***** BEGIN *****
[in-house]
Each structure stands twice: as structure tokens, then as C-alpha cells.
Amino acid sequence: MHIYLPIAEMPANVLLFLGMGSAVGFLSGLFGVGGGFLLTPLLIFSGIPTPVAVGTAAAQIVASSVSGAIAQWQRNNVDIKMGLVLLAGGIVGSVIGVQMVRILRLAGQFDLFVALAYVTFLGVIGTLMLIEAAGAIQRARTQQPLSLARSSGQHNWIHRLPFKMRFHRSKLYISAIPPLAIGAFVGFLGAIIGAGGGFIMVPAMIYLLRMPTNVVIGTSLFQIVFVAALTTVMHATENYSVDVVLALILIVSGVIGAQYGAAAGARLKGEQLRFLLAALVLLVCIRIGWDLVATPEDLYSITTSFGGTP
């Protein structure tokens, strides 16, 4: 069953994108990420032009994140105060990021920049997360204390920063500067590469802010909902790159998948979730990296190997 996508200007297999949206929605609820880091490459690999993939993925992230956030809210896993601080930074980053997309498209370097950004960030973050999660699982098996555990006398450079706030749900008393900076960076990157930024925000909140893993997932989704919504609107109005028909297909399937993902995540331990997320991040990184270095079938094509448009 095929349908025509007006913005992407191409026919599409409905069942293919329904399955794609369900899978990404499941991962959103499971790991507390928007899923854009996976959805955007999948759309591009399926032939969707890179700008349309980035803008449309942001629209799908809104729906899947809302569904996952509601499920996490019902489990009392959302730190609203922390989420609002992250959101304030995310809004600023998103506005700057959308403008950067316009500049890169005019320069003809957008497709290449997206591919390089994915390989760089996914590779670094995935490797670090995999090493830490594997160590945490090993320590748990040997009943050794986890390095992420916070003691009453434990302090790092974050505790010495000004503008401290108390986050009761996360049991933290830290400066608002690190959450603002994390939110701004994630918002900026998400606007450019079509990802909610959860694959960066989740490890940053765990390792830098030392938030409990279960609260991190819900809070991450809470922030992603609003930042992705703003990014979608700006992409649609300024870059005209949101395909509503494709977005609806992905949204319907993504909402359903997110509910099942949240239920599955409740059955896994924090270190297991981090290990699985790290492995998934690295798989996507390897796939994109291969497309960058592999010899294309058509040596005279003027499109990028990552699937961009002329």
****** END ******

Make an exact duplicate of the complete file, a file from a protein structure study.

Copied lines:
[in-house]
Each structure stands twice: as structure tokens, then as C-alpha cells.
Amino acid sequence: MHIYLPIAEMPANVLLFLGMGSAVGFLSGLFGVGGGFLLTPLLIFSGIPTPVAVGTAAAQIVASSVSGAIAQWQRNNVDIKMGLVLLAGGIVGSVIGVQMVRILRLAGQFDLFVALAYVTFLGVIGTLMLIEAAGAIQRARTQQPLSLARSSGQHNWIHRLPFKMRFHRSKLYISAIPPLAIGAFVGFLGAIIGAGGGFIMVPAMIYLLRMPTNVVIGTSLFQIVFVAALTTVMHATENYSVDVVLALILIVSGVIGAQYGAAAGARLKGEQLRFLLAALVLLVCIRIGWDLVATPEDLYSITTSFGGTP
């Protein structure tokens, strides 16, 4: 069953994108990420032009994140105060990021920049997360204390920063500067590469802010909902790159998948979730990296190997 996508200007297999949206929605609820880091490459690999993939993925992230956030809210896993601080930074980053997309498209370097950004960030973050999660699982098996555990006398450079706030749900008393900076960076990157930024925000909140893993997932989704919504609107109005028909297909399937993902995540331990997320991040990184270095079938094509448009 095929349908025509007006913005992407191409026919599409409905069942293919329904399955794609369900899978990404499941991962959103499971790991507390928007899923854009996976959805955007999948759309591009399926032939969707890179700008349309980035803008449309942001629209799908809104729906899947809302569904996952509601499920996490019902489990009392959302730190609203922390989420609002992250959101304030995310809004600023998103506005700057959308403008950067316009500049890169005019320069003809957008497709290449997206591919390089994915390989760089996914590779670094995935490797670090995999090493830490594997160590945490090993320590748990040997009943050794986890390095992420916070003691009453434990302090790092974050505790010495000004503008401290108390986050009761996360049991933290830290400066608002690190959450603002994390939110701004994630918002900026998400606007450019079509990802909610959860694959960066989740490890940053765990390792830098030392938030409990279960609260991190819900809070991450809470922030992603609003930042992705703003990014979608700006992409649609300024870059005209949101395909509503494709977005609806992905949204319907993504909402359903997110509910099942949240239920599955409740059955896994924090270190297991981090290990699985790290492995998934690295798989996507390897796939994109291969497309960058592999010899294309058509040596005279003027499109990028990552699937961009002329």